Puerto Rican Nationalist Party

Puerto Rican Nationalist Party
President Antonio (Toñito) Cruz Colón
Founded September 17, 1922
Ideology Puerto Rican independence
Colors Black and White

Notable past presidents
* José Coll y Cuchí
*Dr. Pedro Albizu Campos

The Puerto Rican Nationalist Party ( Spanish: Partido Nacionalista de Puerto Rico, PNPR) is a Puerto Rican political party which was founded on September 17, 1922. Its main objective was to work for Puerto Rican Independence. The election in 1930 of Pedro Albizu Campos as its president of the Nationalist Party brought a radical change to the organization and its tactics.

In the 1930s, intimidation, repression and persecution of Party members by the government, then headed by a U.S. president-appointed governor, led to the assassination of two government officials, the attempted assassination of a federal judge in Puerto Rico, and the Rio Piedras and Ponce massacres. Under the leadership of Albizu Campos, the party abandoned the electoral process in favor of direct armed conflict as means to gain independence from the United States.

By the late 1940s, a more US-friendly party, the Popular Democratic Party of Puerto Rico, had gained an overwhelming number of seats in the legislature and, in 1948, it passed " Puerto Rico's Gag Law", which attempted to suppress the Nationalist Party and similar opposition. The Puerto Rican police arrested many Nationalist Party members under this law, some of whom were sentenced to lengthy prison terms. With a new political status pending for Puerto Rico as a Commonwealth, Albizu Campos ordered armed uprisings in several Puerto Rican towns to occur on October 30, 1950. In an related effort, two Nationalists also attempted to assassinate US President Harry S. Truman on November 1, 1950, in an effort to call international attention to issues related to Puerto Rico's political status, but the attempt failed. The last major armed event by the Nationalists occurred in 1954 at the US House of Representatives when four party members shot and wounded five Congressmen.

After Albizu Campos's death in 1965, the party dissolved into factions and members joined other parties, but some continue to follow the party's ideals in one form or another, often informally or ad hoc, to this day. [1]

Historical context

Charles Herbert Allen, the first sugar baron of Puerto Rico

After four hundred years of colonial domination under the Spanish Empire, Puerto Rico finally received its sovereignty in 1898 through a Carta de Autonomía (Charter of Autonomy). This Charter of Autonomy was signed by Spanish Prime Minister Práxedes Mateo Sagasta and ratified by the Spanish Cortes. [2] Despite this, just a few months later, the United States claimed ownership of the island as part of the Treaty of Paris which concluded the Spanish–American War.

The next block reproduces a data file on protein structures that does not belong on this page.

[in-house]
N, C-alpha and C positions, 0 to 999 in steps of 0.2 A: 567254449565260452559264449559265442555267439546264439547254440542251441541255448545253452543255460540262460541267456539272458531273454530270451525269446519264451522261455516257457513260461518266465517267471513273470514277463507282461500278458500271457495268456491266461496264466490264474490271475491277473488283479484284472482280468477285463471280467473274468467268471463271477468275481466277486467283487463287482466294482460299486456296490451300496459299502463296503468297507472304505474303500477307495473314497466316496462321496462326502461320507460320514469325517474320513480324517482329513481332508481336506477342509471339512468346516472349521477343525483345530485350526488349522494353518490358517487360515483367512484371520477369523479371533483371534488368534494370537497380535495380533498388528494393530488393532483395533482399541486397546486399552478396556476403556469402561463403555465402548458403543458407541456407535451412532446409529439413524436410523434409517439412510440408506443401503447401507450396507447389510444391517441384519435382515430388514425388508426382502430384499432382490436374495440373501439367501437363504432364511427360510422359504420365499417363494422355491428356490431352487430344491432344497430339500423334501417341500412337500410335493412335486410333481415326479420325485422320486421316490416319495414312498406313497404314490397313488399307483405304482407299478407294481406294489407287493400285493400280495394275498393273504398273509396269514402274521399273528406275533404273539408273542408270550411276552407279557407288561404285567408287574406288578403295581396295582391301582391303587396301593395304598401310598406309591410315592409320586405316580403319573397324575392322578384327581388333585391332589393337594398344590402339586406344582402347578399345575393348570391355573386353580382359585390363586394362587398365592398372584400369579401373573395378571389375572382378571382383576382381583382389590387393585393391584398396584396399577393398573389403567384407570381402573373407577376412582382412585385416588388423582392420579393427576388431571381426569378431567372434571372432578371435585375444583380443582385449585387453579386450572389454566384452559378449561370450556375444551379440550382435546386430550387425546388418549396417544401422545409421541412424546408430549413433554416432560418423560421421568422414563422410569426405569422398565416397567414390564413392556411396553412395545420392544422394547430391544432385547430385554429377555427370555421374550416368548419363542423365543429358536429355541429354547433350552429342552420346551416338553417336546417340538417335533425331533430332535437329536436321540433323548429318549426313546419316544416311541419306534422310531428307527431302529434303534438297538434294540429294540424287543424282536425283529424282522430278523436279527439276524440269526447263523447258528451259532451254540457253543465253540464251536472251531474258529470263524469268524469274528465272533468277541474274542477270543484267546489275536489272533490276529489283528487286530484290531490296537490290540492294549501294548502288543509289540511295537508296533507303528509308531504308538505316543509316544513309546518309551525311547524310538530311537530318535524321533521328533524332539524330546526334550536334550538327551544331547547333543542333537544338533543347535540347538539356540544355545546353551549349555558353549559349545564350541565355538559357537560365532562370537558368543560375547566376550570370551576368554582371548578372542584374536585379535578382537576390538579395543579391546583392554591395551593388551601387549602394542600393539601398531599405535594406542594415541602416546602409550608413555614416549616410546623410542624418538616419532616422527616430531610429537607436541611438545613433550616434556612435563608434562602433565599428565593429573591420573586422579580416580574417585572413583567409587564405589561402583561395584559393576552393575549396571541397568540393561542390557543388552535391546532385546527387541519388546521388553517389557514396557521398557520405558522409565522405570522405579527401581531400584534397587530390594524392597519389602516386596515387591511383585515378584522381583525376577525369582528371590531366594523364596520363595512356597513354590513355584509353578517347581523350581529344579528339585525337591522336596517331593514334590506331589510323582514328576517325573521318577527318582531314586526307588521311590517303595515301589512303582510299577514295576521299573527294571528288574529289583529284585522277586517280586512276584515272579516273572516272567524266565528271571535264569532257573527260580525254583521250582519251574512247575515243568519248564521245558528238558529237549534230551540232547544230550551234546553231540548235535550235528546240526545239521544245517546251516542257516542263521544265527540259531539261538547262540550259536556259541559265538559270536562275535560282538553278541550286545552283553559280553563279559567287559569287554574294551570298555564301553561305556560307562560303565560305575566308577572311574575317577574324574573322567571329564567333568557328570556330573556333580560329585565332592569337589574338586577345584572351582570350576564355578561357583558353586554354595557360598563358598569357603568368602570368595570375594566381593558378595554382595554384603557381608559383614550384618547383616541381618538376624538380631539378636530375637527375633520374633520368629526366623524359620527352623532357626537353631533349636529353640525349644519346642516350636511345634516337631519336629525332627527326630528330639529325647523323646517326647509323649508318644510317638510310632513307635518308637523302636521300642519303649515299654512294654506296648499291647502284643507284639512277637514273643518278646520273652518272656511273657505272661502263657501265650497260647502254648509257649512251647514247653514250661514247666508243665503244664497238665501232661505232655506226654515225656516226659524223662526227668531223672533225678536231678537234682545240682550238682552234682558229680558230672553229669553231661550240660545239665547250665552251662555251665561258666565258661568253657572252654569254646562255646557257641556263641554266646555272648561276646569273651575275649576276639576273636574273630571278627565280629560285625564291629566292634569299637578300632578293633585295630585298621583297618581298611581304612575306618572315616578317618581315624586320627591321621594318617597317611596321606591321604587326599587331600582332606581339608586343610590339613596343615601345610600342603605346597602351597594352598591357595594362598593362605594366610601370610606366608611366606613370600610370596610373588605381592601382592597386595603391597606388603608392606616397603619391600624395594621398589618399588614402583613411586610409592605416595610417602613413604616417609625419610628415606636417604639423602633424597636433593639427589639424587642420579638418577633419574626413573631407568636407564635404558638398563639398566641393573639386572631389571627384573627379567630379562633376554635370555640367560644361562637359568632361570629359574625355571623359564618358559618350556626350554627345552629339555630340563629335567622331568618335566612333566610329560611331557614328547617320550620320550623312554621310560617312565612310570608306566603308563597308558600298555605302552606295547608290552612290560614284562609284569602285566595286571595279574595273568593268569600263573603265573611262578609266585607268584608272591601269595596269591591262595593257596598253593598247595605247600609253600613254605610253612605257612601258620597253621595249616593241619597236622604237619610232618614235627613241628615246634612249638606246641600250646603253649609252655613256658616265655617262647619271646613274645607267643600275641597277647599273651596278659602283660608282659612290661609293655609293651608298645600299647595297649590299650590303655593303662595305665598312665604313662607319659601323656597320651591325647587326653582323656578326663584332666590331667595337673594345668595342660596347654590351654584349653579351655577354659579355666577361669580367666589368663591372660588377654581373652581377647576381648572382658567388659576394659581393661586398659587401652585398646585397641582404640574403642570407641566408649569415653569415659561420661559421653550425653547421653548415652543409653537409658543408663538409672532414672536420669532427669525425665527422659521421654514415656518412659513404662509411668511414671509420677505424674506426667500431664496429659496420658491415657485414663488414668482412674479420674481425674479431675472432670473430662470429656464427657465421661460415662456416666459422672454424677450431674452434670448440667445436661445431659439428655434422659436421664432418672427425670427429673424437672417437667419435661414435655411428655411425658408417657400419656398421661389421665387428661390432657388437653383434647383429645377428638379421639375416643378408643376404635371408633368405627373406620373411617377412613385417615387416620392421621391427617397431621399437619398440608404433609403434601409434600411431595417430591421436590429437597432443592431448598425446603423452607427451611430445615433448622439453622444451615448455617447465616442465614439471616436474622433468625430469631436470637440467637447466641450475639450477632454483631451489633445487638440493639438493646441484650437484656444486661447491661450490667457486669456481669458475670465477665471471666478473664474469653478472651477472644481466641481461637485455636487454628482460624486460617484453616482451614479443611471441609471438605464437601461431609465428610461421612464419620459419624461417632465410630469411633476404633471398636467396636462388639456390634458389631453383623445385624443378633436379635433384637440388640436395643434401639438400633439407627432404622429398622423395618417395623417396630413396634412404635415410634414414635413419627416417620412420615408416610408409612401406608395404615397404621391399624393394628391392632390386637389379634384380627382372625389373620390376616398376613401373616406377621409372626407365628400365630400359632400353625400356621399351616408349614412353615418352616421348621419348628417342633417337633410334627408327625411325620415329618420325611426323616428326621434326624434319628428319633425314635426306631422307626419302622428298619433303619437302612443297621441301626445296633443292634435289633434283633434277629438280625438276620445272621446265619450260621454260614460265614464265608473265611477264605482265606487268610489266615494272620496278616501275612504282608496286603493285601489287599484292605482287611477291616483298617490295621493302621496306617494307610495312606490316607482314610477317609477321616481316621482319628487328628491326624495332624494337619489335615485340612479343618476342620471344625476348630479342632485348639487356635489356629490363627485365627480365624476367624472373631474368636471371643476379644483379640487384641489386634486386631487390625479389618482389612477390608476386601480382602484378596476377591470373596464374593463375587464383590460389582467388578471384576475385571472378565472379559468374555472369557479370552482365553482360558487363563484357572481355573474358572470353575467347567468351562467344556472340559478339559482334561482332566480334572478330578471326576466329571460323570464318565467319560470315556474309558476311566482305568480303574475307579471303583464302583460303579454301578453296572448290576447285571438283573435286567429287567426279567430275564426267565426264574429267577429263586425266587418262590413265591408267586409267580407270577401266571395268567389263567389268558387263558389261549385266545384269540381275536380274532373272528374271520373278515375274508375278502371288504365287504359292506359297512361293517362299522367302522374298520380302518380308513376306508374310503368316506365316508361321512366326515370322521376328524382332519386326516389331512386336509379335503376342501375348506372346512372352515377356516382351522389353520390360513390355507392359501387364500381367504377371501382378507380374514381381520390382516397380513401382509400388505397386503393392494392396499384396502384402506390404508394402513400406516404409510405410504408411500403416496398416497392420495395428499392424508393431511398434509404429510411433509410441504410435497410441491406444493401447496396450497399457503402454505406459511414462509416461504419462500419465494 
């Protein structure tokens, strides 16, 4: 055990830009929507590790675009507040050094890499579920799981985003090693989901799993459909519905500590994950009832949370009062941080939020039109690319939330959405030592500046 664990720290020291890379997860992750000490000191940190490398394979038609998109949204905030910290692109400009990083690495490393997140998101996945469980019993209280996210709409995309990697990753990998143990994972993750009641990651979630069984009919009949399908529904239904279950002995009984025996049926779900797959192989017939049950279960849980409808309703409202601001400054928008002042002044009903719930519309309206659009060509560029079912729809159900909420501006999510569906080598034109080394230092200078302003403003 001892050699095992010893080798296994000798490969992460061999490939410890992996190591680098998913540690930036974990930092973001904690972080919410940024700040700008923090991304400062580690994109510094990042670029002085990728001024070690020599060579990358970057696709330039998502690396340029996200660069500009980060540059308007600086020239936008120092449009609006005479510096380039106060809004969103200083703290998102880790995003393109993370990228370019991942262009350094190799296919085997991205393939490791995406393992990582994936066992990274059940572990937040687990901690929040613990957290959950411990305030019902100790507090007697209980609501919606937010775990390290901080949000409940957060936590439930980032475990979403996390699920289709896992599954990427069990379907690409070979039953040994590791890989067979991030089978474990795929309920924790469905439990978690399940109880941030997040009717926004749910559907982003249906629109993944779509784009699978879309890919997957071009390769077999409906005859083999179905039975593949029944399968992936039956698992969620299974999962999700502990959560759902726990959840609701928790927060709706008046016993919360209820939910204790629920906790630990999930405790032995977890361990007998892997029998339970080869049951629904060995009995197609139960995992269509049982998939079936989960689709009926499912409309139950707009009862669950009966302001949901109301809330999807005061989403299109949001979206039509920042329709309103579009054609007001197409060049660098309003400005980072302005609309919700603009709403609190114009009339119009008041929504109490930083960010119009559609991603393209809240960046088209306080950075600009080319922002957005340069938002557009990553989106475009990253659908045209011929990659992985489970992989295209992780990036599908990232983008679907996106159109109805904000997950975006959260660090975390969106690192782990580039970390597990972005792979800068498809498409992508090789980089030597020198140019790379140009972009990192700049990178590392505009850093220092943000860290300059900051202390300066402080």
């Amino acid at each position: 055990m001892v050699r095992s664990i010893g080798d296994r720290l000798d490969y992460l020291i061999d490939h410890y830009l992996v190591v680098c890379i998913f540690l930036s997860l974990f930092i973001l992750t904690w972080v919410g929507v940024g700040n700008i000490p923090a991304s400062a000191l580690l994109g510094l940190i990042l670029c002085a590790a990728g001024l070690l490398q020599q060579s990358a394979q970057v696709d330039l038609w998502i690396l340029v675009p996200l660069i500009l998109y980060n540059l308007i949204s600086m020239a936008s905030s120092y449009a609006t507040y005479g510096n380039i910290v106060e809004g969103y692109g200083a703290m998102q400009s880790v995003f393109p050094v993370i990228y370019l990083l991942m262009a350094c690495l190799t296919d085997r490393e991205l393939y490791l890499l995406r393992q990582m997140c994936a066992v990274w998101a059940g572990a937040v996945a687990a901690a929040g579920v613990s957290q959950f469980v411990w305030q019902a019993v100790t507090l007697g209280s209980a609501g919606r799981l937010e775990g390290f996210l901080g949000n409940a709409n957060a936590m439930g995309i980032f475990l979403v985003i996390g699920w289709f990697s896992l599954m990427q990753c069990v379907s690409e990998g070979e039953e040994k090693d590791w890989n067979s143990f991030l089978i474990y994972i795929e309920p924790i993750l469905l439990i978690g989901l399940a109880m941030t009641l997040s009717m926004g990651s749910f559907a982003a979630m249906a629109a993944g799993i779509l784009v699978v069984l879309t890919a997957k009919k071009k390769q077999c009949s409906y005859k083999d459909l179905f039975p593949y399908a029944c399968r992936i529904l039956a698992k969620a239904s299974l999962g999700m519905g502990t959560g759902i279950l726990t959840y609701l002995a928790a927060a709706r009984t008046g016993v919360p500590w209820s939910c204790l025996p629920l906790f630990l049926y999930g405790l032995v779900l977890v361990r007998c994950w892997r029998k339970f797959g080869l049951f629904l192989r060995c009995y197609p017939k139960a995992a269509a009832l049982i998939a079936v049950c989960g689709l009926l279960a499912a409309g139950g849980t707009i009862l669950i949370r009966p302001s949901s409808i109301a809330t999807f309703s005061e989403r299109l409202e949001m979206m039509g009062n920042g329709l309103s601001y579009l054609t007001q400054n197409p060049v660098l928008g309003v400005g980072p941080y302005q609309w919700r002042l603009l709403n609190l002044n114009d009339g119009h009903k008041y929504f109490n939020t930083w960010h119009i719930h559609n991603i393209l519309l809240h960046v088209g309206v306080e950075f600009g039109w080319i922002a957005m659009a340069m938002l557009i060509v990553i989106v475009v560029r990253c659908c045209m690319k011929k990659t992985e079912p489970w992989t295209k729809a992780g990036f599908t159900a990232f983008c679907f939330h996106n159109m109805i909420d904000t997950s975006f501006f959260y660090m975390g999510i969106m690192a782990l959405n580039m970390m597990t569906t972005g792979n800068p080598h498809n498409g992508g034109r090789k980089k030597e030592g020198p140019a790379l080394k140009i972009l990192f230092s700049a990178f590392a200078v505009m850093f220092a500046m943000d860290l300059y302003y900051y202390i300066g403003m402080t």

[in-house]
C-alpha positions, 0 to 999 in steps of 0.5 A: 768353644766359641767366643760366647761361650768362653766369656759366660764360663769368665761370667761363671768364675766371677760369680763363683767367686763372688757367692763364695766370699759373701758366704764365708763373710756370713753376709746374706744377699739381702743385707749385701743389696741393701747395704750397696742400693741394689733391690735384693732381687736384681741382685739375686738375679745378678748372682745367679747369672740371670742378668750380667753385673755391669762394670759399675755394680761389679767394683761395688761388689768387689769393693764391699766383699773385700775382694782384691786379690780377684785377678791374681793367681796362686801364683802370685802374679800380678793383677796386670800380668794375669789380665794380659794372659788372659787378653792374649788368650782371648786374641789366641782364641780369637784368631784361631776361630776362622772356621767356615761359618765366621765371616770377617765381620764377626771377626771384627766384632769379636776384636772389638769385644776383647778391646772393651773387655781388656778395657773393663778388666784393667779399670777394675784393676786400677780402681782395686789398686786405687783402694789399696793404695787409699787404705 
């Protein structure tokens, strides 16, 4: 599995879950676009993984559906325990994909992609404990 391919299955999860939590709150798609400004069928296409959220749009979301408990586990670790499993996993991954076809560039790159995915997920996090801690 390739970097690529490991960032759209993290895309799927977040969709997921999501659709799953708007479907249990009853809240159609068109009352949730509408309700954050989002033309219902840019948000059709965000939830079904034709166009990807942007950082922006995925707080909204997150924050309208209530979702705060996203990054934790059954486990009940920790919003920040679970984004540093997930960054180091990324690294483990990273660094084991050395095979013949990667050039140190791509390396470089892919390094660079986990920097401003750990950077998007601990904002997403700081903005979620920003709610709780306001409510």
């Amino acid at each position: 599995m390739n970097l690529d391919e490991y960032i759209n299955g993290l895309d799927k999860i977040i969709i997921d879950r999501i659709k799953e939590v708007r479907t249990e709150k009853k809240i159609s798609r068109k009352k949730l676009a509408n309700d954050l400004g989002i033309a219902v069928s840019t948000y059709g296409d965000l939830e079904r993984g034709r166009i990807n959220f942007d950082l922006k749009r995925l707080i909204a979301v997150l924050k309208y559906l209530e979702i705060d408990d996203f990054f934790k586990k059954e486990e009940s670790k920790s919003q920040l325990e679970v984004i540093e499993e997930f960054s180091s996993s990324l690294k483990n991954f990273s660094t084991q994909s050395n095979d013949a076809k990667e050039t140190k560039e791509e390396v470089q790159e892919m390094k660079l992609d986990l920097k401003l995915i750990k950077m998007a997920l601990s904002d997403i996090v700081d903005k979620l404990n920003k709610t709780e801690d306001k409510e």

Opponents to the colonial government argued that the profits generated by this arrangement were one-sided enormous for the United States.[ citation needed]

When the war ended, U.S. President McKinley appointed Charles Herbert Allen as the first civilian governor of Puerto Rico. Though Allen had a business background, his financial administration of Puerto Rico was strikingly unsound. By ignoring the appropriation requests of the Puerto Rican House of Delegates, refusing to make any municipal, agricultural or small business loans, building roads at double the old costs, and leaving 85% of the school-age population without schools. Instead of making these infrastructure and education investments, Allen raided the Puerto Rican treasury and his administration re-directed the insular budget to no-bid contracts for U.S. businessmen, railroad subsidies for U.S.-owned sugar plantations, and high salaries for U.S. bureaucrats in the island government. [3] [4]

Allen's financial acumen improved considerably when he returned to the U.S., and resumed his own personal business interests. In 1901, Allen resigned as governor and installed himself as president of the largest sugar-refining company in the world, the American Sugar Refining Company. This company was later renamed as the Domino Sugar company. In effect, Charles Allen leveraged his governorship of Puerto Rico into a controlling interest over the entire Puerto Rican economy. [5]

In 1914, the Puerto Rican House of Delegates voted unanimously for independence from the United States. In 1917, the US Congress passed an act by which it granted citizenship to Puerto Rican residents, although this was overwhelmingly opposed by the island's political leaders. Critics said the US was simply interested in increasing the size of its conscription pool for soldiers for World War I. [6]